Join Ron and Viv Moon on an exclusive tour of the Flinders Ranges and beyond.
It was a spontaneous decision. We were cruising north along the dirt road that skirted the eastern flank of the Flinders Ranges north of Wirrealpa Homestead. Suddenly, I saw the signposted turn-off to Chambers Gorge on my right. I dabbed the brakes and spun the wheel, and woke my travelling companion from his early afternoon slumber as I took the track across the plains.
While this track into the gorge was dusty and crossed Chambers Creek several times before it reached the designated camping spots, it’s generally no trouble for a 4WD to tackle. Among the trees, close to the gorge, the appearance of a few offroad vans were a testament to this.
In the early, pleasant spring, birdlife enjoyed balmy conditions in what can often be a harsh environment. It looked like an inviting spot to throw down the swags overnight – but not before we wandered down the main channel of Chambers Creek. Here, a short distance away and into a more hemmed-in side creek was some of the Flinders Ranges’ best Aboriginal rock art.
Our latest trip through the Flinders had begun a few days earlier when a mate and I headed north from Adelaide to Willow Springs Station – home of the famous Skytrek 4WD track. Skytrek has changed considerably in the last 18 months. However, it is still extremely enjoyable, whether you’re undertaking it for the first time or returning.
The long-time owners of Willow Springs Brendan and Carmel Reynolds and their daughter Michelle have worked hard to set up camping areas in — and surrounding — the homestead, as well as bush camps further afield.
Along with the homestead’s wide range of accommodation and idyllic walking, attractions such as horse riding and mountain-bike tracks have made the property a great destination in its own right.
The camp kitchen, which is in the small camp area close to the homestead, is one of the best I have ever had the pleasure to use — commercial campground and caravan parks should take note.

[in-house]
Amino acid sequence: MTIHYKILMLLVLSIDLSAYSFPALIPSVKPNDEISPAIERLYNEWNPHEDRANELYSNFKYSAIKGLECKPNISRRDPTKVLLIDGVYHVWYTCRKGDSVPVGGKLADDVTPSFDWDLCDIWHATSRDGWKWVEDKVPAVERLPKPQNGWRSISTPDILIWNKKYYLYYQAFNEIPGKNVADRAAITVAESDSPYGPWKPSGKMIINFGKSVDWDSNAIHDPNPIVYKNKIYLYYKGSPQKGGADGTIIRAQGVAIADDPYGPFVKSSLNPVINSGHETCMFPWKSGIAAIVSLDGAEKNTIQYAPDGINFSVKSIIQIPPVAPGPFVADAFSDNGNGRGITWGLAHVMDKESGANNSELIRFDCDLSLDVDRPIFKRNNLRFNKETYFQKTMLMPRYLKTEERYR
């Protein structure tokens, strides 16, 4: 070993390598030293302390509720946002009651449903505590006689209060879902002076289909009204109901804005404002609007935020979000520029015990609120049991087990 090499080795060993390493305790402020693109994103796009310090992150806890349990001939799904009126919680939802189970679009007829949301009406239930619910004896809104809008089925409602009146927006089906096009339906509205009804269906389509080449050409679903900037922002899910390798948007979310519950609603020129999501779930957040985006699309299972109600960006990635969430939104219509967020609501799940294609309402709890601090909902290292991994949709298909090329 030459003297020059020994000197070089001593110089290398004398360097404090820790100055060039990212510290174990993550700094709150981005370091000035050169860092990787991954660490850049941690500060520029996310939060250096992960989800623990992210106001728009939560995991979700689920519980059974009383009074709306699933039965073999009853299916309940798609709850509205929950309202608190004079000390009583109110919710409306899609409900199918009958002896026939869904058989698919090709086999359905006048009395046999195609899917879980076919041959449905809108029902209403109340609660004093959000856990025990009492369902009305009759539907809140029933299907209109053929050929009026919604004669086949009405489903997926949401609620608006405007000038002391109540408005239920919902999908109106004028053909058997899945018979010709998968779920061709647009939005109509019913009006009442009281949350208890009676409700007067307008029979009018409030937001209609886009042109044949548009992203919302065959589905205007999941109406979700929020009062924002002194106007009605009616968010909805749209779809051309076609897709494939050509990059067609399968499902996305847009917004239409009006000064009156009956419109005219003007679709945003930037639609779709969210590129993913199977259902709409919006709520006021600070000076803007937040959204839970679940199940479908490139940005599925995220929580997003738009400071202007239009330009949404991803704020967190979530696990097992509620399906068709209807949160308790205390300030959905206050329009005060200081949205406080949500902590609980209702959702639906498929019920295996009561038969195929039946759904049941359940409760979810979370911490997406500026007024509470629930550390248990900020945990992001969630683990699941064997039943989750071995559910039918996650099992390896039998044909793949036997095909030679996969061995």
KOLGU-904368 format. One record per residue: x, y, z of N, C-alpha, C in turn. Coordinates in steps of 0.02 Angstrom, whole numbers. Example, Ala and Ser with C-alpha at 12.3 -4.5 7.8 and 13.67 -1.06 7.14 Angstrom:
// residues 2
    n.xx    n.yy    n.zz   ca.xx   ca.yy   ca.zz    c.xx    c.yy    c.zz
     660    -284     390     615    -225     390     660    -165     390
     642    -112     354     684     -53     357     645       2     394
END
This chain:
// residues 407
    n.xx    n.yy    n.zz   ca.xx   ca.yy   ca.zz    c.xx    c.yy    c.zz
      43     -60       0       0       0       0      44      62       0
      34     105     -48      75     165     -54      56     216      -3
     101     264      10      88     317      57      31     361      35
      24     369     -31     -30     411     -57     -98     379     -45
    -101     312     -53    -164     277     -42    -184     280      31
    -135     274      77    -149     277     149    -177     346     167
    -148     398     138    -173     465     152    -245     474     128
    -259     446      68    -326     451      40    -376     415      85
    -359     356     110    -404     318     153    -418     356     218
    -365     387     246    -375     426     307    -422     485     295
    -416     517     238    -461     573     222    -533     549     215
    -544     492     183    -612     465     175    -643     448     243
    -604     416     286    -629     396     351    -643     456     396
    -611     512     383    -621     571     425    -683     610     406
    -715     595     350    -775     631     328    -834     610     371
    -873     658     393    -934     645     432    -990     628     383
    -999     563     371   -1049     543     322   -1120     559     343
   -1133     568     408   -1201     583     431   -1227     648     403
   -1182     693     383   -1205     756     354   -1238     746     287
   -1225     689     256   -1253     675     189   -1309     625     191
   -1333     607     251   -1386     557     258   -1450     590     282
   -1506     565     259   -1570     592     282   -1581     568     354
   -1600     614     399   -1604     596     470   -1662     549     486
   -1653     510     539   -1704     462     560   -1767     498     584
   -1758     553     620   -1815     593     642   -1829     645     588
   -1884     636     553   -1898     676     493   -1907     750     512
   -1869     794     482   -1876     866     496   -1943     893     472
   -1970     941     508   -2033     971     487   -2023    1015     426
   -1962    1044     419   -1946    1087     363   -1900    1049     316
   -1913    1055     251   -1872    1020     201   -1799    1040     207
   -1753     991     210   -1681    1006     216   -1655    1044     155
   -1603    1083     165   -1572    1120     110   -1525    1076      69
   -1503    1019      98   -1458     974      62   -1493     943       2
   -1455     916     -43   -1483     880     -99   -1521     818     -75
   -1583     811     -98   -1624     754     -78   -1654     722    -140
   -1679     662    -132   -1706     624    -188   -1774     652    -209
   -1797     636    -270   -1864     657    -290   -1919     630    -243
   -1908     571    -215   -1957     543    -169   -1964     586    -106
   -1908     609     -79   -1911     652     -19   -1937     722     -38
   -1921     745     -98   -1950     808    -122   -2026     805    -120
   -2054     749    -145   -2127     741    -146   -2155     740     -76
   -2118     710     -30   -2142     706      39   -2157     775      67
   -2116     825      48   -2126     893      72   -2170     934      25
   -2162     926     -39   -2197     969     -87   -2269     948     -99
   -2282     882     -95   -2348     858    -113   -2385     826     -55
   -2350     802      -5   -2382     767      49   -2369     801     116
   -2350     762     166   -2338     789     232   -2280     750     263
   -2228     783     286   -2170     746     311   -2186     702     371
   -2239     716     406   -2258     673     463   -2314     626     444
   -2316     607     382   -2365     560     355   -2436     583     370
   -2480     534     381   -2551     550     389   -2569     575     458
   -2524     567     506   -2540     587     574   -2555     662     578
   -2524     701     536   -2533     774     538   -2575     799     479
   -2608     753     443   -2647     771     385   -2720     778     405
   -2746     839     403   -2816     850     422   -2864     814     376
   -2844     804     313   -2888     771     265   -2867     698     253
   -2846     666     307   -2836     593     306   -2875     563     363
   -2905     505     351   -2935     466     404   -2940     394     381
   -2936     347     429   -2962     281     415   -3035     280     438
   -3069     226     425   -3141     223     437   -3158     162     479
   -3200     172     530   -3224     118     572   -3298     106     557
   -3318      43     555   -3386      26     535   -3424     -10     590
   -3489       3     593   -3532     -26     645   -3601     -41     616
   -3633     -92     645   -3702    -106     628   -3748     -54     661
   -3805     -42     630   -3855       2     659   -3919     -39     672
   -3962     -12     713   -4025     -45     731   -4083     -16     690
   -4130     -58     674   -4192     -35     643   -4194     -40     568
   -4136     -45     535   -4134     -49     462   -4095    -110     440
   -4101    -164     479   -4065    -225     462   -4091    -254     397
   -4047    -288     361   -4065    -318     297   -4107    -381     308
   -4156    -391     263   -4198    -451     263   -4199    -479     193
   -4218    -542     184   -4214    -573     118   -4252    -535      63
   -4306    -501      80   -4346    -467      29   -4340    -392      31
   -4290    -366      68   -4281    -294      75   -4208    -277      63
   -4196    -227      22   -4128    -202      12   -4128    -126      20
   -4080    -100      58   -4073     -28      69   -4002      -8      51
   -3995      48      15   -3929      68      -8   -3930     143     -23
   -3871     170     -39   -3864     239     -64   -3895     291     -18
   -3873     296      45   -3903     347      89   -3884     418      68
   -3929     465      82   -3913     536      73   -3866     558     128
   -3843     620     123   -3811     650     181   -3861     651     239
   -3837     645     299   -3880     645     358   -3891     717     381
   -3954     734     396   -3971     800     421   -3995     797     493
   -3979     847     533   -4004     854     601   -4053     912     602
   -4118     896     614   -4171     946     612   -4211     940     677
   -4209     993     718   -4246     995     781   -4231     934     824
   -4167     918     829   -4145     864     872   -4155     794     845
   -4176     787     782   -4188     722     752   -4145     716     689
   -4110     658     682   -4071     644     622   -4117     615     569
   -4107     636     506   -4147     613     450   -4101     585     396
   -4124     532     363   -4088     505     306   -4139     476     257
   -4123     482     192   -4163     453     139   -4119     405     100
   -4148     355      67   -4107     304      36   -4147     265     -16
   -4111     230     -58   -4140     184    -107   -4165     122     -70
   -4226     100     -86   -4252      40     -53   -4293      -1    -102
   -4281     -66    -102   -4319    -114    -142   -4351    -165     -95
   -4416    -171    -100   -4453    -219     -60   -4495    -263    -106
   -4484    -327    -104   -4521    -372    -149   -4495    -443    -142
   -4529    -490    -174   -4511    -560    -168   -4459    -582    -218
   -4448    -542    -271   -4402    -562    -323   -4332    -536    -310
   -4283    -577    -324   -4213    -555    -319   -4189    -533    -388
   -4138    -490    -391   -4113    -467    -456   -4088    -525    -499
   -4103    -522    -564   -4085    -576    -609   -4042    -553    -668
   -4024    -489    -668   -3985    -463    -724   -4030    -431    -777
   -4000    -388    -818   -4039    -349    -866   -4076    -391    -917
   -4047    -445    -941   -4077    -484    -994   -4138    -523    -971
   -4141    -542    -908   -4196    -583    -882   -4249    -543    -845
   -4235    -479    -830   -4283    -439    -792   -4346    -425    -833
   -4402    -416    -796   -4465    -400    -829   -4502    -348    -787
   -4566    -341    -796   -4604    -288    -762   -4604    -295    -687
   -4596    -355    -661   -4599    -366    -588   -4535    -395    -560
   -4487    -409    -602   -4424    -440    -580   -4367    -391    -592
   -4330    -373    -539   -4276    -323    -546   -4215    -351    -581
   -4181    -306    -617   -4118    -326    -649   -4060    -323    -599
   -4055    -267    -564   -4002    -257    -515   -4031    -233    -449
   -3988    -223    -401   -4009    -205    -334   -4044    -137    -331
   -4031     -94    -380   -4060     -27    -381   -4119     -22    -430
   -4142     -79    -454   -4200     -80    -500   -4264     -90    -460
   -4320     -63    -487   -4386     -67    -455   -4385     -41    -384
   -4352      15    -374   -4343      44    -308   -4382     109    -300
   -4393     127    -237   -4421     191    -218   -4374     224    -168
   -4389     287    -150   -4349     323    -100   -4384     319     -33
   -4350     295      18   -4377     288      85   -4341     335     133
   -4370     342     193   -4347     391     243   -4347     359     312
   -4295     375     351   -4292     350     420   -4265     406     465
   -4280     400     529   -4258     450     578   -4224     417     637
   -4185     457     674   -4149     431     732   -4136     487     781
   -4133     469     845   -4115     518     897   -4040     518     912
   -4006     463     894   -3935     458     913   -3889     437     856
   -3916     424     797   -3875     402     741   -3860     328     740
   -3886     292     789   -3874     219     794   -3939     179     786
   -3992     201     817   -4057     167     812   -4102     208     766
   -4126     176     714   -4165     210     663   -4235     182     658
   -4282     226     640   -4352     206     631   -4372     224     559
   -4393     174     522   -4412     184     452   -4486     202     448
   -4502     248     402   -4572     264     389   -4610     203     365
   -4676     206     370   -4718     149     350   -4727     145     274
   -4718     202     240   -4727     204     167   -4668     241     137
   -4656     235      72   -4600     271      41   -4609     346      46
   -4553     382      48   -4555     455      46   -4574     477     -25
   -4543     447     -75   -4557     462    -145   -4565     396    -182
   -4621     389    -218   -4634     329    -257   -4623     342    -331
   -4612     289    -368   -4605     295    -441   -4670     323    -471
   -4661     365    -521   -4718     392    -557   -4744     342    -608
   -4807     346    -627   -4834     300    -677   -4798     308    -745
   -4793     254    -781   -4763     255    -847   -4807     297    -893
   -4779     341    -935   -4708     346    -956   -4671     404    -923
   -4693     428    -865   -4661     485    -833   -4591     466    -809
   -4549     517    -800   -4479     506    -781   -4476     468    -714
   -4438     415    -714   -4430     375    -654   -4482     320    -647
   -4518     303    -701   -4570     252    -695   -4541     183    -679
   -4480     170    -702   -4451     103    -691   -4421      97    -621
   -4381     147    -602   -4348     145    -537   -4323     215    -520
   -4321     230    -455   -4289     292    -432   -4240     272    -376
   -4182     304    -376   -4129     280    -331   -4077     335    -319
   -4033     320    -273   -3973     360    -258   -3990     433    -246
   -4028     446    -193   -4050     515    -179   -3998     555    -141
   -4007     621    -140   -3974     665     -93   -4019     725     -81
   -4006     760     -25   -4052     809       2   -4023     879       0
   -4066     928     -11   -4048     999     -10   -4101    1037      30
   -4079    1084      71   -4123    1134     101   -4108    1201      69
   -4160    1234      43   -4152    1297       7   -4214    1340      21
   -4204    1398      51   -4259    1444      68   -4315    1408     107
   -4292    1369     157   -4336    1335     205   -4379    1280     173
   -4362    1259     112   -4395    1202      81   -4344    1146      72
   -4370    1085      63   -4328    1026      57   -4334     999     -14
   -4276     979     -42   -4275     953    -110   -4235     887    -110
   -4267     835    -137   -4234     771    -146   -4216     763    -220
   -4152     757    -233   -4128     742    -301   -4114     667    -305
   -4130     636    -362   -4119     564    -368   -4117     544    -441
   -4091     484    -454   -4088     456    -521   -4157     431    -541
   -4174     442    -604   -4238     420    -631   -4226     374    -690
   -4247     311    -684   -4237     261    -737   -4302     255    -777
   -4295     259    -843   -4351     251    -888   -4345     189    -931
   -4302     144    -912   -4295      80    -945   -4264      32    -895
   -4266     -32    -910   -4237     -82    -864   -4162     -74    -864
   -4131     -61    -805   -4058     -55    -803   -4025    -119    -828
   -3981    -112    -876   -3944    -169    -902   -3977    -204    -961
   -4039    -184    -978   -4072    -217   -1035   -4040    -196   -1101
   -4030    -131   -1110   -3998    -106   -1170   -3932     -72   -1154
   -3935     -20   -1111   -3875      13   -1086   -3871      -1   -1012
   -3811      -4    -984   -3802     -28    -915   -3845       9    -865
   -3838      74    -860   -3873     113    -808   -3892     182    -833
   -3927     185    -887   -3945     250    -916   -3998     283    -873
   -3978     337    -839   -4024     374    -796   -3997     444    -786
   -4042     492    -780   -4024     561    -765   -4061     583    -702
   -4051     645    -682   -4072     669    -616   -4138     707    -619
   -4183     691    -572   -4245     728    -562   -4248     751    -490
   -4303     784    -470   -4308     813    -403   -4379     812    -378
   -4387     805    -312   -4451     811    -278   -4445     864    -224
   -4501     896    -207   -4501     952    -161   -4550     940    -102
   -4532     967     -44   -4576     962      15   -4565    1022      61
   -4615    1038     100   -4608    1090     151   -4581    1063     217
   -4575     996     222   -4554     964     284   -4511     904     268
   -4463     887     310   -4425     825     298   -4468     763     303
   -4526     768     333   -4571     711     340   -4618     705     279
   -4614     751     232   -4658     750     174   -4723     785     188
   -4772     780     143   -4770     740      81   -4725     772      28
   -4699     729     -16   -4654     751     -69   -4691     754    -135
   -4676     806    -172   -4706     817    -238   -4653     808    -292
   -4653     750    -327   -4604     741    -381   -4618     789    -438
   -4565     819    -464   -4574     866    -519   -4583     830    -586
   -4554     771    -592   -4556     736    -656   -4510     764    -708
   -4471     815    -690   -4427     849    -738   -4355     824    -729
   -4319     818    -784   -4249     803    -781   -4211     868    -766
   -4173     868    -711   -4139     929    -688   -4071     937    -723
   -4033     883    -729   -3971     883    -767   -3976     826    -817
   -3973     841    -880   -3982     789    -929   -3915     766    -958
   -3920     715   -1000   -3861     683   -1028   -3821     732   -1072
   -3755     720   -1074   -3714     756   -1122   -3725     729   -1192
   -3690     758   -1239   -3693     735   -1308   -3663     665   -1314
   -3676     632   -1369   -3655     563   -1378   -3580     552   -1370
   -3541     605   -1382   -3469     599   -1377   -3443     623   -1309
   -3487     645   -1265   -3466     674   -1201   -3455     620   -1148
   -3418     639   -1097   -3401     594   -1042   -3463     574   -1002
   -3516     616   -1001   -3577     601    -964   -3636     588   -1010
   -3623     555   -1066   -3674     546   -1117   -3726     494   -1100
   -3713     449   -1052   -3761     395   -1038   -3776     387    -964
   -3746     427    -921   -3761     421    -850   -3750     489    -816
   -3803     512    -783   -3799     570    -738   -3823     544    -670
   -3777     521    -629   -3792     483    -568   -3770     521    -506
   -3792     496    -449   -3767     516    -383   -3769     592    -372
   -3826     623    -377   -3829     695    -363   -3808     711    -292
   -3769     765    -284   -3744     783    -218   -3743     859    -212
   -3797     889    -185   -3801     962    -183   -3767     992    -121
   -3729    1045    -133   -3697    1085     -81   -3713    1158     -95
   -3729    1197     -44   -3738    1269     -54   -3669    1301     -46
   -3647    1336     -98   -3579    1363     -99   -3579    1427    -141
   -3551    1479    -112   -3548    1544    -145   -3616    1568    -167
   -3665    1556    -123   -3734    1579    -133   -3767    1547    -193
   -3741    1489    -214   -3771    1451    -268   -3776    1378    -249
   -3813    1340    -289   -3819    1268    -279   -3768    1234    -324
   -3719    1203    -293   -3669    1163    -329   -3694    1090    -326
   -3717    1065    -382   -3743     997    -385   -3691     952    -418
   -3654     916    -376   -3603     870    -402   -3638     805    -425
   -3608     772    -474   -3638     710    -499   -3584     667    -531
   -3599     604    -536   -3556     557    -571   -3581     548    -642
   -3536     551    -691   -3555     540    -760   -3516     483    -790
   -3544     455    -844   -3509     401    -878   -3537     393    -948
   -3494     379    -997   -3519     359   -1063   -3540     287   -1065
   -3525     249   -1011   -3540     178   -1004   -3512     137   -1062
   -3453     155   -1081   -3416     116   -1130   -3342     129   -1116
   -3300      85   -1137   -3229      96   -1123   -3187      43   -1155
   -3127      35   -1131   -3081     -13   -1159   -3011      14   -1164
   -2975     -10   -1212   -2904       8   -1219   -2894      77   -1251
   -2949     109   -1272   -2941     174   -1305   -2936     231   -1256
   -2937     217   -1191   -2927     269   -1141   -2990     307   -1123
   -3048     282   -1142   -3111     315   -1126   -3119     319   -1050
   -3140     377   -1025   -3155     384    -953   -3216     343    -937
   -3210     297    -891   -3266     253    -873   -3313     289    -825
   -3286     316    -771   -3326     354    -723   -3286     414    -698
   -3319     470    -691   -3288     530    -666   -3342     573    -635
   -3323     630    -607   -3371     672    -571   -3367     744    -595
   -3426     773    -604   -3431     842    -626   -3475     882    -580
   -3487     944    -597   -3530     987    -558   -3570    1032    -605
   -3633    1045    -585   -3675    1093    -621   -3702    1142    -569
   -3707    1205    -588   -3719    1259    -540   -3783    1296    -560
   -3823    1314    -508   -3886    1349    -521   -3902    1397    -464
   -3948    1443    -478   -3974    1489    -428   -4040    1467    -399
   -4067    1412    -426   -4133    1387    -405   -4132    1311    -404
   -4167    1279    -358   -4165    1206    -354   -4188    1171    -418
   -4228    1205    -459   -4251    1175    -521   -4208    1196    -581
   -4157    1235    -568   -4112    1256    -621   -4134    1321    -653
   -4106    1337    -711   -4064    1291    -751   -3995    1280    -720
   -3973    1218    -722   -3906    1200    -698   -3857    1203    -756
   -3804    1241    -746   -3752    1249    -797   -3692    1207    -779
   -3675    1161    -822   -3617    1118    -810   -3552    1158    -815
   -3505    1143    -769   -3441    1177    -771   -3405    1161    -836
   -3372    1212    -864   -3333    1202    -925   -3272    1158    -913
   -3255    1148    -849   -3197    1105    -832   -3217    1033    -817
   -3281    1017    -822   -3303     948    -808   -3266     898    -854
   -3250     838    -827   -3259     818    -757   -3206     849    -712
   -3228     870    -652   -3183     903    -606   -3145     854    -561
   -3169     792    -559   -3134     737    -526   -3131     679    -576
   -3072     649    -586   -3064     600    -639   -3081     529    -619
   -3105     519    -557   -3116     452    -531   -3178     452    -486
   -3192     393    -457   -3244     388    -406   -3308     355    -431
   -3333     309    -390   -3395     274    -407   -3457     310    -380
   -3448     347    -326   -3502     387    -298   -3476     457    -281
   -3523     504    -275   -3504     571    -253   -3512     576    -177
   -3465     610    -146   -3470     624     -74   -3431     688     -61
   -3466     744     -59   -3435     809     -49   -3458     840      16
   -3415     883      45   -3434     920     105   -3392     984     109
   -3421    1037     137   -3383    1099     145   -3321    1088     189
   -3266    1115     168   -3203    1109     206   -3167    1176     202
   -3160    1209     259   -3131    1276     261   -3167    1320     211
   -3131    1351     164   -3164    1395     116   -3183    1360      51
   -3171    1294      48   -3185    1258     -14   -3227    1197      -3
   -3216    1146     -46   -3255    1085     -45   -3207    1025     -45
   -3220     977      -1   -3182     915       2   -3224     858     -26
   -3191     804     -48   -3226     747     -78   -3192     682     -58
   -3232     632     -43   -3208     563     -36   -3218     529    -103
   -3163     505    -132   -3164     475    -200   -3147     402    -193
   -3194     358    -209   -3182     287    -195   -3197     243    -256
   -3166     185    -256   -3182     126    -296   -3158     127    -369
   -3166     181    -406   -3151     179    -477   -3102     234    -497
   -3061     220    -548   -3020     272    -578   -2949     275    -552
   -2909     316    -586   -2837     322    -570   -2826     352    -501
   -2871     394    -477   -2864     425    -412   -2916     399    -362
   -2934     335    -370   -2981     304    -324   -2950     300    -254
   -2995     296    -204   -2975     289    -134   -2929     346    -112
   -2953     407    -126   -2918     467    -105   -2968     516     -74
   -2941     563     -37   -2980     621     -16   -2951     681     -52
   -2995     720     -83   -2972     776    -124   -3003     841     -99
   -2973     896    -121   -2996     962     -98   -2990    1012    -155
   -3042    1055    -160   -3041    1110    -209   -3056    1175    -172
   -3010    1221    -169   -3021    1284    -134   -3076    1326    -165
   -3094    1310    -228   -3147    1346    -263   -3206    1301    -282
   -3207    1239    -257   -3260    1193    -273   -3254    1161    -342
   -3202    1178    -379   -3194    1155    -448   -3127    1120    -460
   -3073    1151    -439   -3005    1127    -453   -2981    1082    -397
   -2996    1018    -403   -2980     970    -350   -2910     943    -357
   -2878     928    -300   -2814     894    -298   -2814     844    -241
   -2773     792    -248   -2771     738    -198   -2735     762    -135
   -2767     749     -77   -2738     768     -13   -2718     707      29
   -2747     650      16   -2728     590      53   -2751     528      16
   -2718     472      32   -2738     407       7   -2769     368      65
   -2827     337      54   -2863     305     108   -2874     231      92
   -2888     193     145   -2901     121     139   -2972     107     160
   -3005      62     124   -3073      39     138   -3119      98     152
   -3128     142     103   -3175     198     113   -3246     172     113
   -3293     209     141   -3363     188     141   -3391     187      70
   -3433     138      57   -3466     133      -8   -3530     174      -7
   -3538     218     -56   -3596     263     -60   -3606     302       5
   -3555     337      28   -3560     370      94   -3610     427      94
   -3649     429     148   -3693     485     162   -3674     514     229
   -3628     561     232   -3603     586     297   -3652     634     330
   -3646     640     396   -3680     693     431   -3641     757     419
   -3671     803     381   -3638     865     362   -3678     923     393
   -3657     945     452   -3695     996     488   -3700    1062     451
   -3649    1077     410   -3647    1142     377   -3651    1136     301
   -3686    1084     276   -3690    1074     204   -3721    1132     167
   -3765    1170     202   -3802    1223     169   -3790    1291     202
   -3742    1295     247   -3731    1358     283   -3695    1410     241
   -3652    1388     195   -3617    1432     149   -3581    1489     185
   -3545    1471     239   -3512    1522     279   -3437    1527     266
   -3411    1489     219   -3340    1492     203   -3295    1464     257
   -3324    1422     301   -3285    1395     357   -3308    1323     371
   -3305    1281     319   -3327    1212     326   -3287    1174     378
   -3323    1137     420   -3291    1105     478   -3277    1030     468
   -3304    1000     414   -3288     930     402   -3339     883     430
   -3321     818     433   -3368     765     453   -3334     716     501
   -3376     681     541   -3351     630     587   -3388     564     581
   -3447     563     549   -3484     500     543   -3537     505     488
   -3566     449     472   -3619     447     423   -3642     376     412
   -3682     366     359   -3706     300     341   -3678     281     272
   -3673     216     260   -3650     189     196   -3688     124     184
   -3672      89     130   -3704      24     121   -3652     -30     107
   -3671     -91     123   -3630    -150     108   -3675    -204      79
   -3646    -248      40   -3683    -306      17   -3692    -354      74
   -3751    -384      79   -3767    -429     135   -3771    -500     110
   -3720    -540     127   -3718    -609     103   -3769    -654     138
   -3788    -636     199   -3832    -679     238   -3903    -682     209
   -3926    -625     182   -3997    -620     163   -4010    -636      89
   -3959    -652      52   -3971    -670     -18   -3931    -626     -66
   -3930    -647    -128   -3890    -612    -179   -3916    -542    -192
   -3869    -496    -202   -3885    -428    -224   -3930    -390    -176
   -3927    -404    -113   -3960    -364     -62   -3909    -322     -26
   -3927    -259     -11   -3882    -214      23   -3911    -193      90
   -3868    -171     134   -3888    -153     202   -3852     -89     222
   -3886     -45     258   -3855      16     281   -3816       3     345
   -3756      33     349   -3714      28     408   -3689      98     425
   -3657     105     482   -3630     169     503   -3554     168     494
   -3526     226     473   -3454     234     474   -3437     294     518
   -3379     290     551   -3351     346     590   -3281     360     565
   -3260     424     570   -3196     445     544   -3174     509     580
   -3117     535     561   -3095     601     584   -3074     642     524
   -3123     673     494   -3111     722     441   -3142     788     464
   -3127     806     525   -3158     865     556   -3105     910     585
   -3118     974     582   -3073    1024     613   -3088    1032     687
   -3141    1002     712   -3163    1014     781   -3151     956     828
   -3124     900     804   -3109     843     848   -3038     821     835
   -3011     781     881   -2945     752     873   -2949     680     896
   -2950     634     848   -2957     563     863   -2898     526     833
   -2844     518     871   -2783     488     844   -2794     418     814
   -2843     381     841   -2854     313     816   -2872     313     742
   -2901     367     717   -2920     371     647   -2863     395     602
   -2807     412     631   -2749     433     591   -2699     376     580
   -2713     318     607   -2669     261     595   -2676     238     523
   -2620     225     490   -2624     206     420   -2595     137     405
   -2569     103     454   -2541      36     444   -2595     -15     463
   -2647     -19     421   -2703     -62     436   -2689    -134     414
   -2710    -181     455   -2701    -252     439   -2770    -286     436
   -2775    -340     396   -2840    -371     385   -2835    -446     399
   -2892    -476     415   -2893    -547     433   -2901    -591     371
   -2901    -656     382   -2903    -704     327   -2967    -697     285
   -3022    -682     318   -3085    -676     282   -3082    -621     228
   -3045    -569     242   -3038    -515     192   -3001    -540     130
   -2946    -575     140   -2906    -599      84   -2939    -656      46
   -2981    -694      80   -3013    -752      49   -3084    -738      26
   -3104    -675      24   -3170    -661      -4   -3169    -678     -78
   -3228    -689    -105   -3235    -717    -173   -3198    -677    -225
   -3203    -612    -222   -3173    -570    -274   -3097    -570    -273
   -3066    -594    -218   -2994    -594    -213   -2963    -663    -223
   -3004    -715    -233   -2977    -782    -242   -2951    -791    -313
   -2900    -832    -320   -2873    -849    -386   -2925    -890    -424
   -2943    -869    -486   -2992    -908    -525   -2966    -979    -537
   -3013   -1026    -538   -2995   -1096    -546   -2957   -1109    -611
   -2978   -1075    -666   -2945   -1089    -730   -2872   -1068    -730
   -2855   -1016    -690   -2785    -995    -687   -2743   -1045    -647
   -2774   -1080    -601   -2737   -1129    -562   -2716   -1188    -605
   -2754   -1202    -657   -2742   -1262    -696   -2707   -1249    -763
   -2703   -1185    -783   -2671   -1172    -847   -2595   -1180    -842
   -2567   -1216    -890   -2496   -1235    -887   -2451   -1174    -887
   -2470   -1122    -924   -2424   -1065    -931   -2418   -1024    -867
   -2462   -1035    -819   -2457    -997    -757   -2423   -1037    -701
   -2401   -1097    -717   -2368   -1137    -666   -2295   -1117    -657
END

Initially, the Skytrek track travelled along Reedy Creek and crossed the normally dry, gravelly creek bed several times. Then, it left the confines of the creek and passed along the south-eastern edge of the Bunker Range. Moxan’s Hut — one of the property’s accommodation choices — was close to the foothills, while a short distance away on the flatter plains was Old Moxan’s Hut.
Built at the turn of the 20th century, this pine-and-daub building was used permanently up until the 1960s. In 1997, the SA Nissan Patrol Club restored it.
ON THE ROAD
North of Moxan’s Hut, the track passed between Bunker and Little Bunker ranges. Less than 30km from the homestead, the route veered right and passed Pinnacle Bore before cutting through a narrow valley in Little Bunker Range. There were scenic views here and plentiful wildlife in the form of hill wallaroos (a small species of kangaroo) emus and smaller birds and reptiles.
South of Reedy Creek’s flood channels — where the water exited the hills and spread out onto the plains — the track began to climb into the ranges to Nathans Knob. A little further on was a cliff-lined creek where the ‘real’ Willow Springs was. Near here, the more challenging climb to the top of the range began.
Stopped at the crest of Prominent Hill, we experienced expansive views to the south and east of the Druid and Chace ranges stretched away to vast, distant horizons. To the west, jutting above nearby hills were the peaks of Wilpena Pound, including St Mary Peak, the highest mountain in the Flinders.